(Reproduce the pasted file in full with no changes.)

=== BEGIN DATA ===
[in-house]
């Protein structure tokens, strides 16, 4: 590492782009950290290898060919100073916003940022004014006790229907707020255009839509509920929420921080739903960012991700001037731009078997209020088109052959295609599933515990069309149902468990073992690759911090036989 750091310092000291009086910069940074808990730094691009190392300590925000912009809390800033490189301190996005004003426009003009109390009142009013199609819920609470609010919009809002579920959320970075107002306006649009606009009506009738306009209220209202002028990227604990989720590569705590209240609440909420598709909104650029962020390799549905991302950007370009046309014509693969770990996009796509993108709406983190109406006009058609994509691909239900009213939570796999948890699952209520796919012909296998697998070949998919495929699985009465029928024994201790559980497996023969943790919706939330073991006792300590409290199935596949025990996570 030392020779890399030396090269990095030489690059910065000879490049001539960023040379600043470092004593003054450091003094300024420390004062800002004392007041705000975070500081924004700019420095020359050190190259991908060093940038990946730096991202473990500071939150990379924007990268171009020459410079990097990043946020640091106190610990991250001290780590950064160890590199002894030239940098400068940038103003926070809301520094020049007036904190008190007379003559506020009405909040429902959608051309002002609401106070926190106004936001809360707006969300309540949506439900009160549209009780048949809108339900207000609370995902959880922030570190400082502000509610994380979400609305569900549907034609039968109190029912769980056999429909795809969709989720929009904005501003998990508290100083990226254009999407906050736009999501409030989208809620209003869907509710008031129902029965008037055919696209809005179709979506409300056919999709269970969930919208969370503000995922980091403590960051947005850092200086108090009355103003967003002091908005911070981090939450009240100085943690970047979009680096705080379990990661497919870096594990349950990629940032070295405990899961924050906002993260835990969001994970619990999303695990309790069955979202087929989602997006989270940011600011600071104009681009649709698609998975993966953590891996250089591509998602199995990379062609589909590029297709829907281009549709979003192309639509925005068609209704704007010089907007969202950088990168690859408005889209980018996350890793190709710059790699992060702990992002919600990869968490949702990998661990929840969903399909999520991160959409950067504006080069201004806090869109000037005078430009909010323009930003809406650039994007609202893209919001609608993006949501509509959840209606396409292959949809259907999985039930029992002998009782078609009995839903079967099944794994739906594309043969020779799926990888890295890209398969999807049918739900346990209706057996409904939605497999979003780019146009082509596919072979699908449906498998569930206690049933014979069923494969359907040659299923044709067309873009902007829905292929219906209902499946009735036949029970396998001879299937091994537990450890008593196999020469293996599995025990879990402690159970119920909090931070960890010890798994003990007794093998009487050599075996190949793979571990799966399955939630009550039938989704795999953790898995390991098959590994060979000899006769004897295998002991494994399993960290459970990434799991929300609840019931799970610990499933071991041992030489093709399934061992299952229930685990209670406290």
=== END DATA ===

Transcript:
[in-house]
């Protein structure tokens, strides 16, 4: 590492782009950290290898060919100073916003940022004014006790229907707020255009839509509920929420921080739903960012991700001037731009078997209020088109052959295609599933515990069309149902468990073992690759911090036989 750091310092000291009086910069940074808990730094691009190392300590925000912009809390800033490189301190996005004003426009003009109390009142009013199609819920609470609010919009809002579920959320970075107002306006649009606009009506009738306009209220209202002028990227604990989720590569705590209240609440909420598709909104650029962020390799549905991302950007370009046309014509693969770990996009796509993108709406983190109406006009058609994509691909239900009213939570796999948890699952209520796919012909296998697998070949998919495929699985009465029928024994201790559980497996023969943790919706939330073991006792300590409290199935596949025990996570 030392020779890399030396090269990095030489690059910065000879490049001539960023040379600043470092004593003054450091003094300024420390004062800002004392007041705000975070500081924004700019420095020359050190190259991908060093940038990946730096991202473990500071939150990379924007990268171009020459410079990097990043946020640091106190610990991250001290780590950064160890590199002894030239940098400068940038103003926070809301520094020049007036904190008190007379003559506020009405909040429902959608051309002002609401106070926190106004936001809360707006969300309540949506439900009160549209009780048949809108339900207000609370995902959880922030570190400082502000509610994380979400609305569900549907034609039968109190029912769980056999429909795809969709989720929009904005501003998990508290100083990226254009999407906050736009999501409030989208809620209003869907509710008031129902029965008037055919696209809005179709979506409300056919999709269970969930919208969370503000995922980091403590960051947005850092200086108090009355103003967003002091908005911070981090939450009240100085943690970047979009680096705080379990990661497919870096594990349950990629940032070295405990899961924050906002993260835990969001994970619990999303695990309790069955979202087929989602997006989270940011600011600071104009681009649709698609998975993966953590891996250089591509998602199995990379062609589909590029297709829907281009549709979003192309639509925005068609209704704007010089907007969202950088990168690859408005889209980018996350890793190709710059790699992060702990992002919600990869968490949702990998661990929840969903399909999520991160959409950067504006080069201004806090869109000037005078430009909010323009930003809406650039994007609202893209919001609608993006949501509509959840209606396409292959949809259907999985039930029992002998009782078609009995839903079967099944794994739906594309043969020779799926990888890295890209398969999807049918739900346990209706057996409904939605497999979003780019146009082509596919072979699908449906498998569930206690049933014979069923494969359907040659299923044709067309873009902007829905292929219906209902499946009735036949029970396998001879299937091994537990450890008593196999020469293996599995025990879990402690159970119920909090931070960890010890798994003990007794093998009487050599075996190949793979571990799966399955939630009550039938989704795999953790898995390991098959590994060979000899006769004897295998002991494994399993960290459970990434799991929300609840019931799970610990499933071991041992030489093709399934061992299952229930685990209670406290």